Tuesday, February 28, 2006

RE: Captain Kirk's Clone And The Eavesdropper

This relates to an enduring question I have, which is also somewhat related to longevity. If I were to create a younger duplicate of myself in order to live longer, which one would then be "me"? They would both think they were me, but which one actually would be? I know that I still would not want to die, even though there was another, younger "me" in existance. My dad makes the arguement, how about if you were to go to sleep, and then the copy is made, or a perfect software/hardware copy made, and the older one just never wakes up. IMO I would still be dead, there would just be a copy of me running around. I still don't want to die even with a copy running around. Now for the part that really gets me. If you were to replace each cell in my body with a mechanical duplicate that exactly replicates its function, only do it slowly, would I then perceive that I was no longer me? I think it's a more a matter of perception than existance in any particular place, or it may be that you would need time to integrate the new parts before getting more. If you just yank out the whole brain, maybe that wouldn't work. There is a book I read not too long ago that deals with this issue Tomorrow and Tomorrow. Hopefully we'll both live long enough to find out.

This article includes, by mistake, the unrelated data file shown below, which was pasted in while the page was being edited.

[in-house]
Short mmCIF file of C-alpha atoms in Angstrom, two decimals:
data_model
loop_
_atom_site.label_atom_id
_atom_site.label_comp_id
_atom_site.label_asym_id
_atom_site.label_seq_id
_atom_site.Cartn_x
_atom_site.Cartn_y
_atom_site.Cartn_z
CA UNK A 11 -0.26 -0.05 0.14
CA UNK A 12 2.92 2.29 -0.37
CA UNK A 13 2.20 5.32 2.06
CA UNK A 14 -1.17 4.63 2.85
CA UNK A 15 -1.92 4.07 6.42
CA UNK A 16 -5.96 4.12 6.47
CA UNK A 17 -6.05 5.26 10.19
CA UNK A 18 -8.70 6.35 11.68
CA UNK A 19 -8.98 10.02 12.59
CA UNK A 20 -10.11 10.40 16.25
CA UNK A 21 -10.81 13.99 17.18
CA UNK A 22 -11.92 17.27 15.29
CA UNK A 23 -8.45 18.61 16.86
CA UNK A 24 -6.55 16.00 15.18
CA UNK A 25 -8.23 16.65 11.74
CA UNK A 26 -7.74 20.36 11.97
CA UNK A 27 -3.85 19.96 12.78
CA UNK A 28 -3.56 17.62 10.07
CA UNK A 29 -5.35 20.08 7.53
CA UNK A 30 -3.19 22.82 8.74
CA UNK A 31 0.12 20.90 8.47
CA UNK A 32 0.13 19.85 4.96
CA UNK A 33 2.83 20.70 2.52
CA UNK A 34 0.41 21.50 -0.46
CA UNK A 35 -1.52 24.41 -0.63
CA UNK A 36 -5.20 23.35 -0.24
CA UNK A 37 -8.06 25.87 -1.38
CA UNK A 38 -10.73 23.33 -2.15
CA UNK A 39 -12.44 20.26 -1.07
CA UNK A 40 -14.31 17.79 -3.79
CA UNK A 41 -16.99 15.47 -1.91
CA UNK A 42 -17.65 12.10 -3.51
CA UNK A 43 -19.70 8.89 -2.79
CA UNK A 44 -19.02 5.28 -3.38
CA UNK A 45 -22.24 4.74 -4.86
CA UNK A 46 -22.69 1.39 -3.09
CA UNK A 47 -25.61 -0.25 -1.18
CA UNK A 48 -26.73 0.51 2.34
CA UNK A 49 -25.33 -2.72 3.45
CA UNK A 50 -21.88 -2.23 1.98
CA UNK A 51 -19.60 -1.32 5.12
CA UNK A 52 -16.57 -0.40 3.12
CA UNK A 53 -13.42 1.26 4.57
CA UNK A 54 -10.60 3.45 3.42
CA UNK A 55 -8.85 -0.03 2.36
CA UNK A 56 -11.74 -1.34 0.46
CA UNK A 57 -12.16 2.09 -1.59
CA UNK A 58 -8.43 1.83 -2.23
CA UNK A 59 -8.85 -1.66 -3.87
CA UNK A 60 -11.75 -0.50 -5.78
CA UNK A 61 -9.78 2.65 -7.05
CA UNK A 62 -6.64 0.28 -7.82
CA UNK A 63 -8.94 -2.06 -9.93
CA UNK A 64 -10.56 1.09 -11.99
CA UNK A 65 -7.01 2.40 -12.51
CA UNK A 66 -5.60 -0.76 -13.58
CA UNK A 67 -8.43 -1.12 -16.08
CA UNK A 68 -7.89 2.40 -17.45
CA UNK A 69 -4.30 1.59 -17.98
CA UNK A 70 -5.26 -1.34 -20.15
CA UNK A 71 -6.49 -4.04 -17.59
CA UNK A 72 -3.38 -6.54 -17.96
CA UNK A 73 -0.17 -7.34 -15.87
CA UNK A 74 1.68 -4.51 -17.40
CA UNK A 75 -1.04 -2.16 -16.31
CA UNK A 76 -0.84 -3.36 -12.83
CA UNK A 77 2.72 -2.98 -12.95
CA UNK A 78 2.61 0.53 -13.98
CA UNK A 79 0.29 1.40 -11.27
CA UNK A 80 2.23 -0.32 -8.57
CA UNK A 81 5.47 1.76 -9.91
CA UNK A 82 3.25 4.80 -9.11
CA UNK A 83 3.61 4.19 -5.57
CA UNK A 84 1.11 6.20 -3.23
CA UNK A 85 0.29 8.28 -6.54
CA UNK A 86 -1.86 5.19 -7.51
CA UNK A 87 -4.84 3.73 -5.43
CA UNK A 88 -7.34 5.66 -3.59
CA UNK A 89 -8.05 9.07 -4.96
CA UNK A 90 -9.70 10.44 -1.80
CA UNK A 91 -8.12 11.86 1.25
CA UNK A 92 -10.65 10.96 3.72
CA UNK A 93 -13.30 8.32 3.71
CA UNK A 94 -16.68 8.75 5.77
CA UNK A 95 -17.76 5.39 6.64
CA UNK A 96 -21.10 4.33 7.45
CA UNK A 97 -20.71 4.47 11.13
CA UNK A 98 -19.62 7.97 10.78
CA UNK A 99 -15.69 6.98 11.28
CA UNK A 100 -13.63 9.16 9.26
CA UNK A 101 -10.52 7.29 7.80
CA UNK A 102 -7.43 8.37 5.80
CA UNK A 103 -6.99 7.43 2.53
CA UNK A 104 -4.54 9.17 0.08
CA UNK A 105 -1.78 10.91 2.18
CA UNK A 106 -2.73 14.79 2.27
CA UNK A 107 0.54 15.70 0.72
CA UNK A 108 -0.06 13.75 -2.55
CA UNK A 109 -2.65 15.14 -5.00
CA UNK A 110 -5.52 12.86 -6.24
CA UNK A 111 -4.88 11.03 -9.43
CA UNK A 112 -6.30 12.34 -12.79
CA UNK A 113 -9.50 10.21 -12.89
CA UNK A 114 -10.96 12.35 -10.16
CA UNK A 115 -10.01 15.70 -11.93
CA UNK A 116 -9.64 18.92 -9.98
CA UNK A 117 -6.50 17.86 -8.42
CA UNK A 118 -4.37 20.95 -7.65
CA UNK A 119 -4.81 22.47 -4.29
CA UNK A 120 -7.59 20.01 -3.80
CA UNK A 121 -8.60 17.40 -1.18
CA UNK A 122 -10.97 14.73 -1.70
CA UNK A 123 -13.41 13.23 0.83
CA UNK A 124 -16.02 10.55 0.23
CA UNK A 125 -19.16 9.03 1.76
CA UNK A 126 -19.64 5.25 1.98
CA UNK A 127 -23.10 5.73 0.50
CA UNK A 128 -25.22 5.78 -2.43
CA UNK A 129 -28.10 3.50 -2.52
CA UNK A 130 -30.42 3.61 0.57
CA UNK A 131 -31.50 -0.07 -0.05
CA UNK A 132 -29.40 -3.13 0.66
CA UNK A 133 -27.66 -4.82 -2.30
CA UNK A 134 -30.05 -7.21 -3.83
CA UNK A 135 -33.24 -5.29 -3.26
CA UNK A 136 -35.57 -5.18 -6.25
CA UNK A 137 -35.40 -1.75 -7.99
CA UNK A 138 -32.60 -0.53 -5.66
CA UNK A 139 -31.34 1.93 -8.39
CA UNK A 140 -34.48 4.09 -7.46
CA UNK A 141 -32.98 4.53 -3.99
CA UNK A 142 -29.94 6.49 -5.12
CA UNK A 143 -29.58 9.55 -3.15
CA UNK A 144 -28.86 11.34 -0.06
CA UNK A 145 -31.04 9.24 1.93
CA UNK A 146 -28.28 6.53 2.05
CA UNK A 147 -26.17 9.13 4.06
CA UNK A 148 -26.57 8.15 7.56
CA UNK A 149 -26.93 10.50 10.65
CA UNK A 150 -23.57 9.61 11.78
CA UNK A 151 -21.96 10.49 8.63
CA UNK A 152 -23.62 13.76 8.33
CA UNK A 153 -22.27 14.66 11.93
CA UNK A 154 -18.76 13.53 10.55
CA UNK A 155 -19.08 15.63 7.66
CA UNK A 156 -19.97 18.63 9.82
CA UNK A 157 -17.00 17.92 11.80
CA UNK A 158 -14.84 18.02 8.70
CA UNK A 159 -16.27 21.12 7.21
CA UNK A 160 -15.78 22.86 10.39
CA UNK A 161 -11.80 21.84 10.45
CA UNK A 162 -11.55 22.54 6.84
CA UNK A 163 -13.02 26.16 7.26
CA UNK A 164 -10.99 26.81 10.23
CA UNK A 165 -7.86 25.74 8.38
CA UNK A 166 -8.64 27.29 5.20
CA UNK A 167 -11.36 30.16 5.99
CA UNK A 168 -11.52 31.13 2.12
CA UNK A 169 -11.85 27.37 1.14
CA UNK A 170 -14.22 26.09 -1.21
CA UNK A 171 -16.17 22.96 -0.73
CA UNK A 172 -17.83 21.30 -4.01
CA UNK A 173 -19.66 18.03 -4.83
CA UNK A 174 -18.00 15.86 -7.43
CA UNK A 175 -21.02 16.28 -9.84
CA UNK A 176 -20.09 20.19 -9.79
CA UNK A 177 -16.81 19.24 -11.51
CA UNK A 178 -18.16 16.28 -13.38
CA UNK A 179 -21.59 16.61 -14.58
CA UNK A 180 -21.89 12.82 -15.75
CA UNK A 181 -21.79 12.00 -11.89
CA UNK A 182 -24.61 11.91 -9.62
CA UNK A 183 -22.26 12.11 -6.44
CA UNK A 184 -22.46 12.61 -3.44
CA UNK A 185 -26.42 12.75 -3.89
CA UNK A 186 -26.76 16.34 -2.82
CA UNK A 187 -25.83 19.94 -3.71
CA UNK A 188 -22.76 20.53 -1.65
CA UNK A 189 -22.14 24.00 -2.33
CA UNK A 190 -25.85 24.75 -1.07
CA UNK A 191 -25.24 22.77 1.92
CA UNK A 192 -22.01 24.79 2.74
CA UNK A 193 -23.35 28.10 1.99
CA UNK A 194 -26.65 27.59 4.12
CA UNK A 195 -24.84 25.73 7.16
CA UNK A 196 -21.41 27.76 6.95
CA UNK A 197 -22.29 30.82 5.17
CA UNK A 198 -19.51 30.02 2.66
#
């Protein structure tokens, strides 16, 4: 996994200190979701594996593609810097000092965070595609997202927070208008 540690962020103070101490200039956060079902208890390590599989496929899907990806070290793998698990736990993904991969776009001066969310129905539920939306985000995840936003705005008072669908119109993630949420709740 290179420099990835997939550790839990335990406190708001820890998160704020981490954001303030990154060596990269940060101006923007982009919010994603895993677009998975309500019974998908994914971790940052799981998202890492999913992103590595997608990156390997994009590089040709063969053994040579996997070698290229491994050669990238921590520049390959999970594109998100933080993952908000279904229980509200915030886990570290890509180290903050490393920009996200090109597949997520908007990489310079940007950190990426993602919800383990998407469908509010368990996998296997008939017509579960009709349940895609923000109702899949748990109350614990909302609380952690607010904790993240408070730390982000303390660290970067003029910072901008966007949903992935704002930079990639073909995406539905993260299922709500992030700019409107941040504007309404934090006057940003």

Imagine Captain Kirk being beamed back to the Starship Enterprise and two versions of the Star Trek hero arriving in the spacecraft's transporter room. It happened 40 years ago in an episode of the TV science fiction classic, and now scientists at the University of York and colleagues in Japan have managed something strikingly similar in the laboratory - though no starship commander was involved.

[Via ScienceDaily]

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